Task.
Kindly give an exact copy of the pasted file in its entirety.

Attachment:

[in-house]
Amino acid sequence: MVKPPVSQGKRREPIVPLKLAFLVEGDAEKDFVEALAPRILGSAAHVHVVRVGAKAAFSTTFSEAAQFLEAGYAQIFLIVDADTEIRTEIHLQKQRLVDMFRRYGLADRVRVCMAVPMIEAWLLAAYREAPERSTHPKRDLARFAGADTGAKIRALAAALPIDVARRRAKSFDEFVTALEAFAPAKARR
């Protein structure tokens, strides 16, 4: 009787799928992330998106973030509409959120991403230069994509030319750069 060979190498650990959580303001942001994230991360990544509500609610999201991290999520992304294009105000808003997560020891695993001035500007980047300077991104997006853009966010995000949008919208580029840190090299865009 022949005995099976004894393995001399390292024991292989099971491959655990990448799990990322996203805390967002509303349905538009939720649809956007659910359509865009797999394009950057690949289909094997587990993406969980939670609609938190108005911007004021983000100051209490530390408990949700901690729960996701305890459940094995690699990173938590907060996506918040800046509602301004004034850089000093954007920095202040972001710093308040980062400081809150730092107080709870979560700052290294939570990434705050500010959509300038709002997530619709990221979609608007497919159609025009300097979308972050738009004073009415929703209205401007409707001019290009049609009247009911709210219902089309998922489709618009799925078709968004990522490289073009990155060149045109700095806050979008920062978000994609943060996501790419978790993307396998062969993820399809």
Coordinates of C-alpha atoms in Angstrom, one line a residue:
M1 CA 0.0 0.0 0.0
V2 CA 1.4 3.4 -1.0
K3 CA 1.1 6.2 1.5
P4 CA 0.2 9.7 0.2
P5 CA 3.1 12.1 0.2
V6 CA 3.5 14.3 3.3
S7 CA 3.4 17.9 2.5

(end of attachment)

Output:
[in-house]
Amino acid sequence: MVKPPVSQGKRREPIVPLKLAFLVEGDAEKDFVEALAPRILGSAAHVHVVRVGAKAAFSTTFSEAAQFLEAGYAQIFLIVDADTEIRTEIHLQKQRLVDMFRRYGLADRVRVCMAVPMIEAWLLAAYREAPERSTHPKRDLARFAGADTGAKIRALAAALPIDVARRRAKSFDEFVTALEAFAPAKARR
């Protein structure tokens, strides 16, 4: 009787799928992330998106973030509409959120991403230069994509030319750069 060979190498650990959580303001942001994230991360990544509500609610999201991290999520992304294009105000808003997560020891695993001035500007980047300077991104997006853009966010995000949008919208580029840190090299865009 022949005995099976004894393995001399390292024991292989099971491959655990990448799990990322996203805390967002509303349905538009939720649809956007659910359509865009797999394009950057690949289909094997587990993406969980939670609609938190108005911007004021983000100051209490530390408990949700901690729960996701305890459940094995690699990173938590907060996506918040800046509602301004004034850089000093954007920095202040972001710093308040980062400081809150730092107080709870979560700052290294939570990434705050500010959509300038709002997530619709990221979609608007497919159609025009300097979308972050738009004073009415929703209205401007409707001019290009049609009247009911709210219902089309998922489709618009799925078709968004990522490289073009990155060149045109700095806050979008920062978000994609943060996501790419978790993307396998062969993820399809």
Coordinates of C-alpha atoms in Angstrom, one line a residue:
M1 CA 0.0 0.0 0.0
V2 CA 1.4 3.4 -1.0
K3 CA 1.1 6.2 1.5
P4 CA 0.2 9.7 0.2
P5 CA 3.1 12.1 0.2
V6 CA 3.5 14.3 3.3
S7 CA 3.4 17.9 2.5